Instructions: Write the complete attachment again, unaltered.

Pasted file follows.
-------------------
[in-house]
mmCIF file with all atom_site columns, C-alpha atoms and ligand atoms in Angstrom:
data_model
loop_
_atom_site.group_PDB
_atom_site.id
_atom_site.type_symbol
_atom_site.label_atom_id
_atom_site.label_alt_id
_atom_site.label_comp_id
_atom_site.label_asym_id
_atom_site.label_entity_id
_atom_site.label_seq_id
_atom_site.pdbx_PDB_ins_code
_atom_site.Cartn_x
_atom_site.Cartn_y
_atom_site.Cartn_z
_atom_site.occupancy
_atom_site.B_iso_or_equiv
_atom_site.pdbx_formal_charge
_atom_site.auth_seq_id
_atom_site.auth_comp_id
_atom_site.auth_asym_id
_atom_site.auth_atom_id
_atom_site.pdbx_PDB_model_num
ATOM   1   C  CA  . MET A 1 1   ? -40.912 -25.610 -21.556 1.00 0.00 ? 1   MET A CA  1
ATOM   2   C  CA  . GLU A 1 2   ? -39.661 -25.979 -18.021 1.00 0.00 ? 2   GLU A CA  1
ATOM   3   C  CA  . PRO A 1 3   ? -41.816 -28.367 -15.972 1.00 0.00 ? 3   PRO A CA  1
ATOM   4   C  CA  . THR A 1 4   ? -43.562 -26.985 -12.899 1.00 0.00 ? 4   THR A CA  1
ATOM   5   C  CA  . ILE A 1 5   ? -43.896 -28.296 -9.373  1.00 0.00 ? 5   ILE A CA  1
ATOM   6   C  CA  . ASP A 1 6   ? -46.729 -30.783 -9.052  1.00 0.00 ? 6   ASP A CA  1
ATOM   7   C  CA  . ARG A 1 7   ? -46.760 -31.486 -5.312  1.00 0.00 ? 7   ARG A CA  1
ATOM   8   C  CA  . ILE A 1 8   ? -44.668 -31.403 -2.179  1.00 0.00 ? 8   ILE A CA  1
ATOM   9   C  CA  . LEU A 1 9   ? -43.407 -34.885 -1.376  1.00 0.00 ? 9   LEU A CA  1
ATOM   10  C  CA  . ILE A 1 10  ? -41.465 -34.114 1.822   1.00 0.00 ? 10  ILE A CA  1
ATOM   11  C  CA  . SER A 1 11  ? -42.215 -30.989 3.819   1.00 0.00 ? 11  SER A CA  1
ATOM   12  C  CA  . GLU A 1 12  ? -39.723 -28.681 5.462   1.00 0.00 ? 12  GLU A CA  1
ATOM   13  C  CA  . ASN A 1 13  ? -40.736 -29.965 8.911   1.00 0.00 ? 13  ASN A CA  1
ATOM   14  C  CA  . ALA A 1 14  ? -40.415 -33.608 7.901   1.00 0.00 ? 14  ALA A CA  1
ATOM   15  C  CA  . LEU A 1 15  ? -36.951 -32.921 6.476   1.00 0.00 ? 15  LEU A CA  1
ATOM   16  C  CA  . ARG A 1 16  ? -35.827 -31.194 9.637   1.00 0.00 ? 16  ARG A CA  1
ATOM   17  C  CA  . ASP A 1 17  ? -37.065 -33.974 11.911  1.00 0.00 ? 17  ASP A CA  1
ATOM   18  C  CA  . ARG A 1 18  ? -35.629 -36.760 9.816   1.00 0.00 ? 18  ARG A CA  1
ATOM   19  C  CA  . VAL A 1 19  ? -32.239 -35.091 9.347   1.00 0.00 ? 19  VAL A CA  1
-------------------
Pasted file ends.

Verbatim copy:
[in-house]
mmCIF file with all atom_site columns, C-alpha atoms and ligand atoms in Angstrom:
data_model
loop_
_atom_site.group_PDB
_atom_site.id
_atom_site.type_symbol
_atom_site.label_atom_id
_atom_site.label_alt_id
_atom_site.label_comp_id
_atom_site.label_asym_id
_atom_site.label_entity_id
_atom_site.label_seq_id
_atom_site.pdbx_PDB_ins_code
_atom_site.Cartn_x
_atom_site.Cartn_y
_atom_site.Cartn_z
_atom_site.occupancy
_atom_site.B_iso_or_equiv
_atom_site.pdbx_formal_charge
_atom_site.auth_seq_id
_atom_site.auth_comp_id
_atom_site.auth_asym_id
_atom_site.auth_atom_id
_atom_site.pdbx_PDB_model_num
ATOM   1   C  CA  . MET A 1 1   ? -40.912 -25.610 -21.556 1.00 0.00 ? 1   MET A CA  1
ATOM   2   C  CA  . GLU A 1 2   ? -39.661 -25.979 -18.021 1.00 0.00 ? 2   GLU A CA  1
ATOM   3   C  CA  . PRO A 1 3   ? -41.816 -28.367 -15.972 1.00 0.00 ? 3   PRO A CA  1
ATOM   4   C  CA  . THR A 1 4   ? -43.562 -26.985 -12.899 1.00 0.00 ? 4   THR A CA  1
ATOM   5   C  CA  . ILE A 1 5   ? -43.896 -28.296 -9.373  1.00 0.00 ? 5   ILE A CA  1
ATOM   6   C  CA  . ASP A 1 6   ? -46.729 -30.783 -9.052  1.00 0.00 ? 6   ASP A CA  1
ATOM   7   C  CA  . ARG A 1 7   ? -46.760 -31.486 -5.312  1.00 0.00 ? 7   ARG A CA  1
ATOM   8   C  CA  . ILE A 1 8   ? -44.668 -31.403 -2.179  1.00 0.00 ? 8   ILE A CA  1
ATOM   9   C  CA  . LEU A 1 9   ? -43.407 -34.885 -1.376  1.00 0.00 ? 9   LEU A CA  1
ATOM   10  C  CA  . ILE A 1 10  ? -41.465 -34.114 1.822   1.00 0.00 ? 10  ILE A CA  1
ATOM   11  C  CA  . SER A 1 11  ? -42.215 -30.989 3.819   1.00 0.00 ? 11  SER A CA  1
ATOM   12  C  CA  . GLU A 1 12  ? -39.723 -28.681 5.462   1.00 0.00 ? 12  GLU A CA  1
ATOM   13  C  CA  . ASN A 1 13  ? -40.736 -29.965 8.911   1.00 0.00 ? 13  ASN A CA  1
ATOM   14  C  CA  . ALA A 1 14  ? -40.415 -33.608 7.901   1.00 0.00 ? 14  ALA A CA  1
ATOM   15  C  CA  . LEU A 1 15  ? -36.951 -32.921 6.476   1.00 0.00 ? 15  LEU A CA  1
ATOM   16  C  CA  . ARG A 1 16  ? -35.827 -31.194 9.637   1.00 0.00 ? 16  ARG A CA  1
ATOM   17  C  CA  . ASP A 1 17  ? -37.065 -33.974 11.911  1.00 0.00 ? 17  ASP A CA  1
ATOM   18  C  CA  . ARG A 1 18  ? -35.629 -36.760 9.816   1.00 0.00 ? 18  ARG A CA  1
ATOM   19  C  CA  . VAL A 1 19  ? -32.239 -35.091 9.347   1.00 0.00 ? 19  VAL A CA  1